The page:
Band of Gypsys 2


I’m sittin’ here thinkin’, “how the hell could there be 24 better live albums than this one?” But there is, I look forward to do posts about them.

– Hallgeir

(Sources: Rolling Stone, Allmusic, Wikipedia)

Posts in this series:
24. Live At The Apollo by James Brown
25. The Band of Gypsys – Jimi Hendrix (this post)
26. The Köln Concert by Keith Jarret
27. On Stage by Elvis Presley
28. One for the road by The Kinks
29. Waiting for Columbus by Little Feat
30. Wings over America by Wings

5 thoughts on “30 Best live albums countdown: 25 – Band of Gypsys – Jimi Hendrix”

  1. PS: I do not think that the drumming itself was to blame for the terrible drumsound in the eighties, that “honor” goes to the producers, who made the drums unbearable, especially the kickdrums.

    – Hallgeir

  2. Hi,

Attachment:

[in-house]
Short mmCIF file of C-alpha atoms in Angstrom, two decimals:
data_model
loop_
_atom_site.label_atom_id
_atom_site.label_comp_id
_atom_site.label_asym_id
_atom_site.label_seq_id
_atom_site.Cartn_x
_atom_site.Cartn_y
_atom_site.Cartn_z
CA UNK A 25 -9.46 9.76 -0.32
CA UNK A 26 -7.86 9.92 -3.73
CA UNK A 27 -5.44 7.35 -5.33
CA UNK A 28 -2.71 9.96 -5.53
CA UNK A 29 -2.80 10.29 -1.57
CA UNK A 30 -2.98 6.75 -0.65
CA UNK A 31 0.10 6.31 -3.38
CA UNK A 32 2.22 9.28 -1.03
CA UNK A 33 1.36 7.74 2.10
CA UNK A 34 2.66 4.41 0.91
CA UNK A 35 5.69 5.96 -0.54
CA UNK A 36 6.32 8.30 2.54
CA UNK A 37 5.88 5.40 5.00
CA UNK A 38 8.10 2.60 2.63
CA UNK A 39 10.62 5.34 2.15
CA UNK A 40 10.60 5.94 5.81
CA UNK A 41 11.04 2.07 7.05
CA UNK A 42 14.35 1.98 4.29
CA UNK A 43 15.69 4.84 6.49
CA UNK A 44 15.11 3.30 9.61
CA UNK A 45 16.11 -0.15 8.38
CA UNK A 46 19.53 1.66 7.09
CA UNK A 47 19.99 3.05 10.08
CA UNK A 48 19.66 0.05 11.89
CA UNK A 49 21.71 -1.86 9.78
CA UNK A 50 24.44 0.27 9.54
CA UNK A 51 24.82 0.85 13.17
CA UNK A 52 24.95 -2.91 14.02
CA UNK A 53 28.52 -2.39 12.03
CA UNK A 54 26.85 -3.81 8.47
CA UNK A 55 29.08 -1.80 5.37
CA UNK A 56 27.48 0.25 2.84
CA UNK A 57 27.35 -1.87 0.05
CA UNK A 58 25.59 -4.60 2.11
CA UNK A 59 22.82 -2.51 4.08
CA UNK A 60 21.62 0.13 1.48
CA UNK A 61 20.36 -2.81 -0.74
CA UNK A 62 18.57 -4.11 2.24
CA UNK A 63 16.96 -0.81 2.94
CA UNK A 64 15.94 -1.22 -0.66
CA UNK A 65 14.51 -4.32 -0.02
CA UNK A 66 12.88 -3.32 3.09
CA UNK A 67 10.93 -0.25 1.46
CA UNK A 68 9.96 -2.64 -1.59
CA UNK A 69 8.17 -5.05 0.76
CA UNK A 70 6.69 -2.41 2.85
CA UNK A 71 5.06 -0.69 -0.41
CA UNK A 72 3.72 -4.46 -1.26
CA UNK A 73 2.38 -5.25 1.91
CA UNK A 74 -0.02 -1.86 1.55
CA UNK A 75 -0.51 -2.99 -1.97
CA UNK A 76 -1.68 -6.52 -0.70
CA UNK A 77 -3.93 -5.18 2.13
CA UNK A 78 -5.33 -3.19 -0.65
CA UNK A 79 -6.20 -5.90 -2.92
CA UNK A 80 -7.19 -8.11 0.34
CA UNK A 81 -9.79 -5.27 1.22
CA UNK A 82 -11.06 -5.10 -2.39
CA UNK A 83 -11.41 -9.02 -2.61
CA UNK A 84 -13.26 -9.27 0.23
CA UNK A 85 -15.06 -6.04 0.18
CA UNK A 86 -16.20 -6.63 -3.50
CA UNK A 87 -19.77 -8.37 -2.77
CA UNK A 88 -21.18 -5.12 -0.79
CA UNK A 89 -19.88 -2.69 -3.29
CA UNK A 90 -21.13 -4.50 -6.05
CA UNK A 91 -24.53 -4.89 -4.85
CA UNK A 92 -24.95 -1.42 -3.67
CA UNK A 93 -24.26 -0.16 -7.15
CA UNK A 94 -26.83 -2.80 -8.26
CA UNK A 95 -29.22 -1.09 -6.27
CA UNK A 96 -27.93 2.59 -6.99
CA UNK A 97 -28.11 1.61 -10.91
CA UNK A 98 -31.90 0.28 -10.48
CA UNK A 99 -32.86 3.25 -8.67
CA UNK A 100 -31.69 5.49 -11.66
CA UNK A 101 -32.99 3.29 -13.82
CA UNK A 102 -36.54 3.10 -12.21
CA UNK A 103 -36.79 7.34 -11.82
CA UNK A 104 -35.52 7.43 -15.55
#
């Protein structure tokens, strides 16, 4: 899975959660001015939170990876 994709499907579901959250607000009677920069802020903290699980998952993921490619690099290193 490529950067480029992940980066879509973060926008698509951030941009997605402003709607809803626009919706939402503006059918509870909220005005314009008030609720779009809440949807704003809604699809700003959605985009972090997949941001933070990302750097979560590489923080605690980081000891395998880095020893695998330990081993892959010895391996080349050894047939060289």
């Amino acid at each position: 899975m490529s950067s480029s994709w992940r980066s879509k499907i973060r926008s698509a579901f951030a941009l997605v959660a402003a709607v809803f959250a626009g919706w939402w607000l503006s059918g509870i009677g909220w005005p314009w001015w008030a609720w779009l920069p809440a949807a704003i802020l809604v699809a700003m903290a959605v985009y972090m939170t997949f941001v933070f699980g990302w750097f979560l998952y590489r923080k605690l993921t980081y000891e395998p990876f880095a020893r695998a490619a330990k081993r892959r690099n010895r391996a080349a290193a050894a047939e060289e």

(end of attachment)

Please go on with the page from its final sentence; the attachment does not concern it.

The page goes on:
Well, I do agree about Machine Gun, but that’s about it really, he he.

    This was my first Hendrix album and I got it at a time when buying a record meant a lot (it was expensive to a young schoolboy), and I played it constantly for months. I love the playing on the album, I think it is more soulful and funky compared to his other albums. BUT this is not my favourite Hendrix album, there’s at least two (maybe three) that I think is better. 😉

    Thanks for your comments, this is excactly what we want, to discuss albums and artist in a civil manner.

    Kind Regards

  3. Though it is clear that on this record the guitar sound is great, the songs for the most part are unimaginative jams, compared to what Hendrix did before. The drumming is a pain in the ear, years ahead of its time, because in the eighties this big banging, without any variation would become state of the art, ruining most recordings of that decade. The bass playing is funky, yet the songs don’t funk in that deep way Parliament could funk. Only Machine Gun is pure genius, exciting, even Buddy is excelling here, clearly inspired by Hendrix. But having to sit through all these plodding and long stuff just for that taste of unheard great music remains an ordeal for me.